IN RE BRAYDEN E.-H.; IN RE LEIGHLYND E.-H., SC 19136
Child Protection Session at Willimantic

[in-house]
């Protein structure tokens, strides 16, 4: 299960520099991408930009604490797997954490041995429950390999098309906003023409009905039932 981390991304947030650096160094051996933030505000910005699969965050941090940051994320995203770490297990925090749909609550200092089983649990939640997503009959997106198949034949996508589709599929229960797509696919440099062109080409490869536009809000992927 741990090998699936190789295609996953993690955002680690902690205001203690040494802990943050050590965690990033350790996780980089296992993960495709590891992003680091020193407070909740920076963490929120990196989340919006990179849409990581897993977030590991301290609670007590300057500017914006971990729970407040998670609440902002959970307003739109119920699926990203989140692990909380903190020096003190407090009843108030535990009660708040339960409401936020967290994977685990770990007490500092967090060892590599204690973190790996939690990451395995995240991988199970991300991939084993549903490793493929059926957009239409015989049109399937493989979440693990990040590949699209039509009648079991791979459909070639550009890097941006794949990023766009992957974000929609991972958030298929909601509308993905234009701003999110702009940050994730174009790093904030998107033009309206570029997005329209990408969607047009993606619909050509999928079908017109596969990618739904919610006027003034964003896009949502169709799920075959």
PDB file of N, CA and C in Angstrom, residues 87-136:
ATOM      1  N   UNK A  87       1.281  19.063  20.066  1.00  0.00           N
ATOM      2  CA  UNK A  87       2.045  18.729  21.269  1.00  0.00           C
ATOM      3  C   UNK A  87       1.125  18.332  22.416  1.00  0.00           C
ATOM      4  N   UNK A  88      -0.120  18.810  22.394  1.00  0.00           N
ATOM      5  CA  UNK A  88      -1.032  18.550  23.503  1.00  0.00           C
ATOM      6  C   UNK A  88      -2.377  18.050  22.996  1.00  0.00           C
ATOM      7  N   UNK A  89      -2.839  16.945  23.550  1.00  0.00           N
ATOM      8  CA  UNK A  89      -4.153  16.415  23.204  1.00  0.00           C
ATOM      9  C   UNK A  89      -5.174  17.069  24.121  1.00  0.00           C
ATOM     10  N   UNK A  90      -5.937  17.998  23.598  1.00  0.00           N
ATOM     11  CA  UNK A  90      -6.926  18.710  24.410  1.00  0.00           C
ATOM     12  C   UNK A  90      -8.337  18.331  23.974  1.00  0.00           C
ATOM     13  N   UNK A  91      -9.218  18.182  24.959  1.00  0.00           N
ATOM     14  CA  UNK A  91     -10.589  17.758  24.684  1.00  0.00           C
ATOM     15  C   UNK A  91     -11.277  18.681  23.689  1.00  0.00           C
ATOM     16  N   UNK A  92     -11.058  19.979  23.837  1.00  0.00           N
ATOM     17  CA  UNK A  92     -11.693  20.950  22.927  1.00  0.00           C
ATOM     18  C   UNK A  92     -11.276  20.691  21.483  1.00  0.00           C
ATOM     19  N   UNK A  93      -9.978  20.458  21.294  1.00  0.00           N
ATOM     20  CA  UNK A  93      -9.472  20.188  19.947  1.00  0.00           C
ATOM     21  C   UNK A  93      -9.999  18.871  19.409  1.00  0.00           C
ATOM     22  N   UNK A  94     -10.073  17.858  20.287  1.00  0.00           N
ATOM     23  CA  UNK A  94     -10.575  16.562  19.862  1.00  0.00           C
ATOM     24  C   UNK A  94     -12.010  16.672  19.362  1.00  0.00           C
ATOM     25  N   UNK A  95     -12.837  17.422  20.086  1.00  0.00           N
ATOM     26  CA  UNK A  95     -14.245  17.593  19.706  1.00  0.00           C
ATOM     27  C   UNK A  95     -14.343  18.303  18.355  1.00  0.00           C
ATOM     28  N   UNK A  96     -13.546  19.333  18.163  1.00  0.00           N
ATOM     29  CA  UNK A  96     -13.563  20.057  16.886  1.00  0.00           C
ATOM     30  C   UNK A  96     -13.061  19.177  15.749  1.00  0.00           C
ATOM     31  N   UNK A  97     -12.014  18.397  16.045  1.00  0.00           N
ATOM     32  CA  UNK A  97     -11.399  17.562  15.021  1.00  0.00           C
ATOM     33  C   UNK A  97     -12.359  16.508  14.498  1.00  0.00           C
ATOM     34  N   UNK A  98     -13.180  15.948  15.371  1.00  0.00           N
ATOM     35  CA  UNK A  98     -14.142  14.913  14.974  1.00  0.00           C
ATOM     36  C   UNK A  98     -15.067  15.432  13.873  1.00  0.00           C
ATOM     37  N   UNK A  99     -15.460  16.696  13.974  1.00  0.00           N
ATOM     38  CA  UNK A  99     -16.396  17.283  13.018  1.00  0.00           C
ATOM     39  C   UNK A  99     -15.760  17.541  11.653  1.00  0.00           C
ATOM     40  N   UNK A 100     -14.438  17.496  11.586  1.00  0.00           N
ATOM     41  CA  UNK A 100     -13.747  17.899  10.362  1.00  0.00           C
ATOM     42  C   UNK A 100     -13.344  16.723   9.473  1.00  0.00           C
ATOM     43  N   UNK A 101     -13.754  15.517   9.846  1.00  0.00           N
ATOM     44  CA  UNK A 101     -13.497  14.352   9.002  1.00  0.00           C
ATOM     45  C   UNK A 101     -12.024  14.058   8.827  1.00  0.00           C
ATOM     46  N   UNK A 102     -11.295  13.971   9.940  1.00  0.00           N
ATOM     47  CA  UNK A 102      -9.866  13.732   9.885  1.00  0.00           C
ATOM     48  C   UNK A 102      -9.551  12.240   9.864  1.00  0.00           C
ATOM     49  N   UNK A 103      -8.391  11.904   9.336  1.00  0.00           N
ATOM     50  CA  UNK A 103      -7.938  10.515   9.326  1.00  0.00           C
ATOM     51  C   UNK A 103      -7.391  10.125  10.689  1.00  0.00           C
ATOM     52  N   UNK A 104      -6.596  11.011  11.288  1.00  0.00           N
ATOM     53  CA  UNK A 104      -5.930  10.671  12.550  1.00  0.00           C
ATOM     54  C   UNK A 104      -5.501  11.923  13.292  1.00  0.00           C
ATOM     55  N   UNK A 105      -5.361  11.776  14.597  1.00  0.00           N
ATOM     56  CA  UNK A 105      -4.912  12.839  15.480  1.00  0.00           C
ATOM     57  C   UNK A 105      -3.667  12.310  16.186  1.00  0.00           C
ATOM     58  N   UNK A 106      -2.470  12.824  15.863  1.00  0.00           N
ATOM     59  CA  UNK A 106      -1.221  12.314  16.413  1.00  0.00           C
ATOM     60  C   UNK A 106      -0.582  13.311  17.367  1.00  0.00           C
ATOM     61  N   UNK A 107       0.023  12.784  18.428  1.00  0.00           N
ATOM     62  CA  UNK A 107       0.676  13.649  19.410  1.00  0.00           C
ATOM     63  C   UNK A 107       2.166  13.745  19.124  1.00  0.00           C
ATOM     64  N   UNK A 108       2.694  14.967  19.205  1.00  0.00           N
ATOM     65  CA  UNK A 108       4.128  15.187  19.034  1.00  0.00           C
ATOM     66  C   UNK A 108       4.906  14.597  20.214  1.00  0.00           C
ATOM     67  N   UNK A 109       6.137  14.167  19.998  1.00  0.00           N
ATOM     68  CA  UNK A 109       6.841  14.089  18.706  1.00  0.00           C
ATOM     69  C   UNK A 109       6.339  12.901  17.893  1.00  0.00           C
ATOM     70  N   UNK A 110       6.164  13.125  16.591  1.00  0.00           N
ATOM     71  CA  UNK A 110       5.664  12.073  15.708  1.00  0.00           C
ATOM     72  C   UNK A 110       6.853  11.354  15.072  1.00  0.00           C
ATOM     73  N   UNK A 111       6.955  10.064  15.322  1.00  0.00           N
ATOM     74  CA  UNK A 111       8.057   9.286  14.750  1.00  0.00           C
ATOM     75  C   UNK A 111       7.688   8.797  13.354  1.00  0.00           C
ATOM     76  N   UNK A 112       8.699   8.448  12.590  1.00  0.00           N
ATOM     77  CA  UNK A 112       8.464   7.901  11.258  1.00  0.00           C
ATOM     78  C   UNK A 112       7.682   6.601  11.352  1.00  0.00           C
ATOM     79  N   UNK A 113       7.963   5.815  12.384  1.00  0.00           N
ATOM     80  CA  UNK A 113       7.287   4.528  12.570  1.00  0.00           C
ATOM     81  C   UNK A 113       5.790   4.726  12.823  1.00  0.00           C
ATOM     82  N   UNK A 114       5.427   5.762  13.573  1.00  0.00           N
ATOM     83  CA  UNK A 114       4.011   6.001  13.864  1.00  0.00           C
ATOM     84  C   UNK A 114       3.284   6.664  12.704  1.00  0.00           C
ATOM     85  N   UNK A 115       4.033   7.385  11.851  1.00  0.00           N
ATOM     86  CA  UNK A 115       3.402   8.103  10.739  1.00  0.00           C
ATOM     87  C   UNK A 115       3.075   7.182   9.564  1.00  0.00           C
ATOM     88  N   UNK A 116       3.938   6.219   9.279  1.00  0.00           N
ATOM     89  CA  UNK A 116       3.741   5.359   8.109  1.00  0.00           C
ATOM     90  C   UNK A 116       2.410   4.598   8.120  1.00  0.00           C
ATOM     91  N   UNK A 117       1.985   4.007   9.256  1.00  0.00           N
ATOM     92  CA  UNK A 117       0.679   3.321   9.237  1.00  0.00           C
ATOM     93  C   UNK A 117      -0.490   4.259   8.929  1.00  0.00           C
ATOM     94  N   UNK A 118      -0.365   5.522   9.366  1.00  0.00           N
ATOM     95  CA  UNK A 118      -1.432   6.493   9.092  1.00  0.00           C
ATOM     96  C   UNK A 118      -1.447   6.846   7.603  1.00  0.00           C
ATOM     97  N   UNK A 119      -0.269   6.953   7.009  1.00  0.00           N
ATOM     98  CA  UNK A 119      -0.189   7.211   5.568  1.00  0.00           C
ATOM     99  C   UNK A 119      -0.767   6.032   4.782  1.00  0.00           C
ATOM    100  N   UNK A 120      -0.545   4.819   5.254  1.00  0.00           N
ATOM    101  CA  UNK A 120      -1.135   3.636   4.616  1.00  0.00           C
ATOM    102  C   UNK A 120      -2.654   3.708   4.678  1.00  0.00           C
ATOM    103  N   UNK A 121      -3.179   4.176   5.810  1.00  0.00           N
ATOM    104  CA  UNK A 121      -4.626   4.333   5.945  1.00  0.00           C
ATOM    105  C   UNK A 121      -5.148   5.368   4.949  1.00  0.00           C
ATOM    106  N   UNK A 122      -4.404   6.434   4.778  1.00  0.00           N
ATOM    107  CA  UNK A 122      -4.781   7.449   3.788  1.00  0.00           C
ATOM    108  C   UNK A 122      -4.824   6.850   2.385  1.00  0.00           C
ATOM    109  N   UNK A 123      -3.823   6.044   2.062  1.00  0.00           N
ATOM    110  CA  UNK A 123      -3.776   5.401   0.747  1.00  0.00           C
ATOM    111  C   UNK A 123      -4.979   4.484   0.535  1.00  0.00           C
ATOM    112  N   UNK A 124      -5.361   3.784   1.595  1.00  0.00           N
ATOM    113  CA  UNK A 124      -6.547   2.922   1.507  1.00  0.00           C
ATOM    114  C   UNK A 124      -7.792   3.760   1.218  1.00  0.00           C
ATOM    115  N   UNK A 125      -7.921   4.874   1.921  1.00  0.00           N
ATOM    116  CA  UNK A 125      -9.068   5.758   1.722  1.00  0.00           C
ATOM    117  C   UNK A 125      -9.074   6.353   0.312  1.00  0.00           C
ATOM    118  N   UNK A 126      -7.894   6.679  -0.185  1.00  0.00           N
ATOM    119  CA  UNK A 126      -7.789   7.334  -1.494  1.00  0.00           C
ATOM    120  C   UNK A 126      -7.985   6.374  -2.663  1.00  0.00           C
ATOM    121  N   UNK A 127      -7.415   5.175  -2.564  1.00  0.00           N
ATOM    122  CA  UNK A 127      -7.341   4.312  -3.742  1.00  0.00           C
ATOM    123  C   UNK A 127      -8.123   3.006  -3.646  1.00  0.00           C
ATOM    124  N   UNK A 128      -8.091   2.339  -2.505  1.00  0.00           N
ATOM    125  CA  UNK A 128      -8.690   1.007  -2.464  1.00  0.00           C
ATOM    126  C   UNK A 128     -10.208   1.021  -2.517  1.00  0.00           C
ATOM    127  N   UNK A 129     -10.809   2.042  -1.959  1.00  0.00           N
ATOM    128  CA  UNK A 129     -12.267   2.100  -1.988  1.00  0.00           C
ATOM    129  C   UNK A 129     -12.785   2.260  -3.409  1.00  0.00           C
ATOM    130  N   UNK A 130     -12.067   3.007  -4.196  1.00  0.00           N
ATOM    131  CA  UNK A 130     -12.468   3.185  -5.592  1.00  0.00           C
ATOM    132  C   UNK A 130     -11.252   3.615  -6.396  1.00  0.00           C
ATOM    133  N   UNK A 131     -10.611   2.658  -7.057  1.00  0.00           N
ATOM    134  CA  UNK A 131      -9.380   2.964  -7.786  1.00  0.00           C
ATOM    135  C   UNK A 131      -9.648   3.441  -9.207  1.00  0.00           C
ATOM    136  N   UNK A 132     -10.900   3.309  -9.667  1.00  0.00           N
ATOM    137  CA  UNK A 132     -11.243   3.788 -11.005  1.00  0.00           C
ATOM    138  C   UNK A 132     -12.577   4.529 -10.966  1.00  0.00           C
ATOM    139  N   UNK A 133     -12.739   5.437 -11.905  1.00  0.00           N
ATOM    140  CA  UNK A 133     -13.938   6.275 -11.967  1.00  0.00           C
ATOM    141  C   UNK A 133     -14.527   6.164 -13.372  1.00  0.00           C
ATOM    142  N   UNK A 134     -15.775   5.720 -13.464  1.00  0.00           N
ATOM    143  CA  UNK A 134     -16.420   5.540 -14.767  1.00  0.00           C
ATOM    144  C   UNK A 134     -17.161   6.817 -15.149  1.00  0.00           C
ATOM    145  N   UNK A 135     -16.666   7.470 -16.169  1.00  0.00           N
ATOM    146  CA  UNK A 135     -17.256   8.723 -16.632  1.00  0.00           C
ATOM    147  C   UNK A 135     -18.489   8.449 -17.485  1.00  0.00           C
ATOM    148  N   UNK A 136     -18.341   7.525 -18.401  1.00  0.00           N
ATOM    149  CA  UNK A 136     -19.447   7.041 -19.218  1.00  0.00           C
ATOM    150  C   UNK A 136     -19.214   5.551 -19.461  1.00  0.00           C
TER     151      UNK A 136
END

Termination of Parental Rights; Whether Trial Court, in Applying General Statutes § 17a-112, Deprived Mother of her Due Process Rights in not Finding that Termination of her Parental Rights was the Least Restrictive Alternative to Achieve the Best Interests of the Children; Whether the Constitutional Issue was Properly Preserved. In 2011, the commissioner of children and families (petitioner) filed petitions to terminate the respondent mother’s parental rights in her two sons. The trial court granted the petitions pursuant to General Statutes § 17a-112, finding that the respondent had failed to achieve such a degree of personal rehabilitation as would encourage the belief that, within a reasonable time, she could assume a responsible position in the lives of her children. It further found that termination was in the best interests of the children. It then awarded a permanent guardianship of the children to a paternal aunt and her husband. The respondent filed a motion to reargue, contending that, in applying § 17a-112, the court deprived her of her substantive due process rights under the state and federal constitutions because it did not find by clear and convincing evidence that the termination of her parental rights was the least restrictive alternative to achieve the best interests of her children. She further maintained that the termination of her parental rights amounted to a due process violation in light of the fact that the court had found that the state’s compelling interest in protecting the interests of the children would be met by establishing a permanent guardianship. The court granted reargument but reaffirmed its original decision, emphasizing that, in terminating the respondent’s parental rights, its intention was to prevent her from having any further control or influence over the children so that she could not undermine the authority of the guardians. The court further rejected the respondent’s constitutional claim, stating that her position was not consistent with the existing state of the law in any American jurisdiction. The court opined that it would be more appropriate to advance the constitutional claim before a legislative body. The respondent subsequently filed this appeal, arguing that the court’s decision to terminate her parental rights violated her due process rights. The petitioner counters that the constitutional issue was not properly preserved for appellate review because it was first raised in the postjudgment motion to reargue when it should have been raised during the trial itself.